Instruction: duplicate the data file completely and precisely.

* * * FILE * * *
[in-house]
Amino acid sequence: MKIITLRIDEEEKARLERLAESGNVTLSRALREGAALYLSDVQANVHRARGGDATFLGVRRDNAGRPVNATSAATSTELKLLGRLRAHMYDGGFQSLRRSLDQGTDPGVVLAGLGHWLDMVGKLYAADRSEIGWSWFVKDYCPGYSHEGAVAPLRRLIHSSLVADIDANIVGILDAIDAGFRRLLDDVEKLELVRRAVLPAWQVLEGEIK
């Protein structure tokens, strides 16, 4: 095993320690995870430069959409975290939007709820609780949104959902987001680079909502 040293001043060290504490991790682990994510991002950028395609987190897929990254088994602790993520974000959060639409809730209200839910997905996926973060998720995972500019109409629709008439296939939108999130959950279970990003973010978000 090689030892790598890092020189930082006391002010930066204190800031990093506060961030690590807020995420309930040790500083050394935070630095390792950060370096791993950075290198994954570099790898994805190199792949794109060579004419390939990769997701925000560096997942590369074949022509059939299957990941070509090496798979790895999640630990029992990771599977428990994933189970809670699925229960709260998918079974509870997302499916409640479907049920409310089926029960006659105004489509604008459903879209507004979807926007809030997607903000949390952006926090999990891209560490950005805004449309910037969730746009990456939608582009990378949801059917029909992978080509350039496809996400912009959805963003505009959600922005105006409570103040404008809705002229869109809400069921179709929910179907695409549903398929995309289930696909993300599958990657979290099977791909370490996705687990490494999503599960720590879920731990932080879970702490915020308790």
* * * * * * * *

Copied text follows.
[in-house]
Amino acid sequence: MKIITLRIDEEEKARLERLAESGNVTLSRALREGAALYLSDVQANVHRARGGDATFLGVRRDNAGRPVNATSAATSTELKLLGRLRAHMYDGGFQSLRRSLDQGTDPGVVLAGLGHWLDMVGKLYAADRSEIGWSWFVKDYCPGYSHEGAVAPLRRLIHSSLVADIDANIVGILDAIDAGFRRLLDDVEKLELVRRAVLPAWQVLEGEIK
């Protein structure tokens, strides 16, 4: 095993320690995870430069959409975290939007709820609780949104959902987001680079909502 040293001043060290504490991790682990994510991002950028395609987190897929990254088994602790993520974000959060639409809730209200839910997905996926973060998720995972500019109409629709008439296939939108999130959950279970990003973010978000 090689030892790598890092020189930082006391002010930066204190800031990093506060961030690590807020995420309930040790500083050394935070630095390792950060370096791993950075290198994954570099790898994805190199792949794109060579004419390939990769997701925000560096997942590369074949022509059939299957990941070509090496798979790895999640630990029992990771599977428990994933189970809670699925229960709260998918079974509870997302499916409640479907049920409310089926029960006659105004489509604008459903879209507004979807926007809030997607903000949390952006926090999990891209560490950005805004449309910037969730746009990456939608582009990378949801059917029909992978080509350039496809996400912009959805963003505009959600922005105006409570103040404008809705002229869109809400069921179709929910179907695409549903398929995309289930696909993300599958990657979290099977791909370490996705687990490494999503599960720590879920731990932080879970702490915020308790």